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Up close and personal with Ignacio Arzuaga

Bodegas Arzuaga Navarro is one of the more recognizable brands from the Spanish DO of Ribera del Duero.

Ribera del Duero — which literally means Duero Riverbank — is located in northwestern Spain, and is at the heart of Castilla y León, the country’s largest autonomy state. As the name suggests, the region benefits from the influence of the water of the Duero River which also passes through the nearby DOs of Toro and Rueda.

To me, quality and reputation-wise, Ribera del Duero DO is up there with the two DOCa (Ca for Calificada) regions of Rioja and Priorat.

Among the most renowned brands from this region are the iconic Vega Sicilia, the pioneering Tinto Pesquera (by the late Ribera del Duero legend Alejandro Fernandez), Bodegas Alion (from same owner as Vega Sicilia), and cult-wine Dominio de Pingus.

I had discovered Arzuaga wines way back in the 2000s and had always admired its style of both power and finesse. So, when 2nd generation owner Ignacio Arzuaga was in Manila, and the hardworking General Manager of Happy Living Corp., Julian Gagliardi, invited me to the Arzuaga meet and greet event, I did not hesitate at all. After all, I also found out from Julian that aside from the chance to converse with Seńor Arzuaga, there would be a wine tasting featuring their latest vintages and some added surprise wines.


Back in 2008, there was a strong buzz that the Ribera del Duero DO would be joining the highest wine classification in Spain, the DOCa (Denominación de Origen Calificada), joining the ranks of Rioja, which was the first to achieve this classification in 1991, and Priorat, which got it in 2000. But then this fizzled out.

The Spanish Government’s Agriculture department has been extremely stingy in adding to this classification. The additional word “Calificada” means “qualified.” The equivalent of this in neighboring Italy is their DOCG (Denominazione d’Origine Controllata e Garantita), with Garantita meaning “guaranteed,” which is their upgrade from the DOC (Denominazione d’Origine Controllata) classification similar to the Spanish DO. Italy currently has 76 DOCGs and 332 DOCs compared to Spain’s measly two DOCa and 69 DO wine regions. To think that Spain has the world’s largest vineyard area, and Italy is only 3rd after France!

But Spain obviously made up for this with its unique VdP or Vinos de Pago classification — their single estate classification that is closely patterned after the French Burgundy Grands Crus classification. There are now 21 VdPs, since this classification started in 2003 — I will write about VdPs in a future column as this is extremely fascinating to me.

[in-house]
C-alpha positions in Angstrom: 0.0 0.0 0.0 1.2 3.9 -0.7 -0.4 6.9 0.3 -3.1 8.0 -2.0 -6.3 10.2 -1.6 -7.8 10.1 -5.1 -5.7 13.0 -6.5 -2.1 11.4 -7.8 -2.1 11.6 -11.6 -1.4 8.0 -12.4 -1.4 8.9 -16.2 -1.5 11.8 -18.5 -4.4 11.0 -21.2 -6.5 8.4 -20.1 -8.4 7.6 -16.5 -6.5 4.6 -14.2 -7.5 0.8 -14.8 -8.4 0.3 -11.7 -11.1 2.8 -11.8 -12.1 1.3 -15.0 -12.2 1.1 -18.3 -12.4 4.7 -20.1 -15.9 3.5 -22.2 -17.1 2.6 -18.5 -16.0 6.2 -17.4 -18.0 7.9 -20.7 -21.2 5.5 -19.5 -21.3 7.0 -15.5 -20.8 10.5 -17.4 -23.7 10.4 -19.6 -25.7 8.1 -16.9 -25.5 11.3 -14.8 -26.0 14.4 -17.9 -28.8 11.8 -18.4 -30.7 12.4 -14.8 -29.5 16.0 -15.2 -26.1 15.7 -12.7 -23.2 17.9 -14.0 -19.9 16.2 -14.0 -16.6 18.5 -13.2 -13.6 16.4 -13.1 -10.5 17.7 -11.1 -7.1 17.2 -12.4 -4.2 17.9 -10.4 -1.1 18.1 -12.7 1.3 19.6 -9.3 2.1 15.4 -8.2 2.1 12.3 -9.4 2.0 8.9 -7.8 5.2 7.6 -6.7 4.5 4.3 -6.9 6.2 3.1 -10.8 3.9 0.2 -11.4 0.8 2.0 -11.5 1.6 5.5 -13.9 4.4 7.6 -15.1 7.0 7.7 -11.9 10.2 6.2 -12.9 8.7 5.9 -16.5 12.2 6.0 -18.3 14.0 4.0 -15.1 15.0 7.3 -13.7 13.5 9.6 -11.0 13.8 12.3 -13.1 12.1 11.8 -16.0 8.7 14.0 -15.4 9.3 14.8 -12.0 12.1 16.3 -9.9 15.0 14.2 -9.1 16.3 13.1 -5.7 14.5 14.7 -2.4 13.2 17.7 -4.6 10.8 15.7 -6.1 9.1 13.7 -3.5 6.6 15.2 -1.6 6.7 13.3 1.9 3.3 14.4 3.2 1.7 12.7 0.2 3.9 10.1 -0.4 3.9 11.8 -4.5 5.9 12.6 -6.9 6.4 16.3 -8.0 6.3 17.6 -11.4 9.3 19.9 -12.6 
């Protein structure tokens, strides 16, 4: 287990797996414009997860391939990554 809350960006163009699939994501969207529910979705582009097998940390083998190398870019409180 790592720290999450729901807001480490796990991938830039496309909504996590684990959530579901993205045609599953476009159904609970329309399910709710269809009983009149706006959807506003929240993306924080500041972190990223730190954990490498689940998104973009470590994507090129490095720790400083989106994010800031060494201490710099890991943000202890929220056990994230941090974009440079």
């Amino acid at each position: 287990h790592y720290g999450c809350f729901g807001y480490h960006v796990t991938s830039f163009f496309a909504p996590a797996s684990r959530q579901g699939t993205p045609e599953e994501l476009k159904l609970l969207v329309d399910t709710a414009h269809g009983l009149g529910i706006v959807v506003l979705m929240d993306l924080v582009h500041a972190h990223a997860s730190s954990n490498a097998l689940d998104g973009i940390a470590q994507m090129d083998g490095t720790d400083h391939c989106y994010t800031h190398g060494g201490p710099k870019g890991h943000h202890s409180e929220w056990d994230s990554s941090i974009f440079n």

Ribera del Duero’s difference from other regions also stems from its oak-aging. It followed Rioja in terms of its Crianza requirements.

Most Spanish regions follow the six-months minimum oak-aging rule on Crianza, with another 18 months minimum of bottle aging, so that is two years before commercial release of a vintage. But Ribera del Duero follows the same requirements as the Rioja DOCa region when it comes to Crianza oak-aging. Like Rioja, Ribera del Duero requires a minimum of 12 months oak-aging, and another 12 months of bottle-aging before commercial release.

This makes sense because most of the Tempranillo in this region needs oak-aging to tame its rustic tannins. Also, the minimum yield per hectare in Ribera del Duero is 7,000 kgs of grapes, very close to Rioja’s 6,500 kgs/hectare and Priorat’s 6,000 kgs/hectare. In contrast, in a DO region like La Mancha, the yield is over 10,000 kgs/hectare. Bodegas Arzuaga averages around 5,000 kgs/hectare — way below the DO yield requirement.


Q: How important is the Philippines to your business? How big is Asia in terms of its contribution to the Arzuaga export sales?

Ignacio: Well, the Philippines to me is going to be an important market for us moving forward. I believe that wine is becoming part of the Philippine culture as when I was here around 15 years ago, I did not see what I am witnessing now with more Filipinos drinking wines. Asia in general is pretty important for us, as it ranks 3rd after our European and our United States markets. Japan and China are our top two volume generators in Asia.

Q: What do you think is the signature style of a good Ribera del Duero wine as differentiated from other wine regions?

Ignacio: To know the Ribera del Duero style is to understand the terroir, the soil, the climate. There is contrast in soil and temperature that adds to the complexity of our wines. The region has rich soil in the valley — that is not good for vines — and it has poor soil on the slope — that is very good for vines.

And there is the huge contrast in temperature between summer and winter, and even between day and night. Most important of which is during the harvest months of August and September where ripeness needs to be achieved. Day and night difference could go up to as high as 30Cº, with 25Cº difference being quite often. Therefore, the region gives the grapes the right acidity and the optimum ripeness that helps create well balanced wines Ribera del Duero is known for.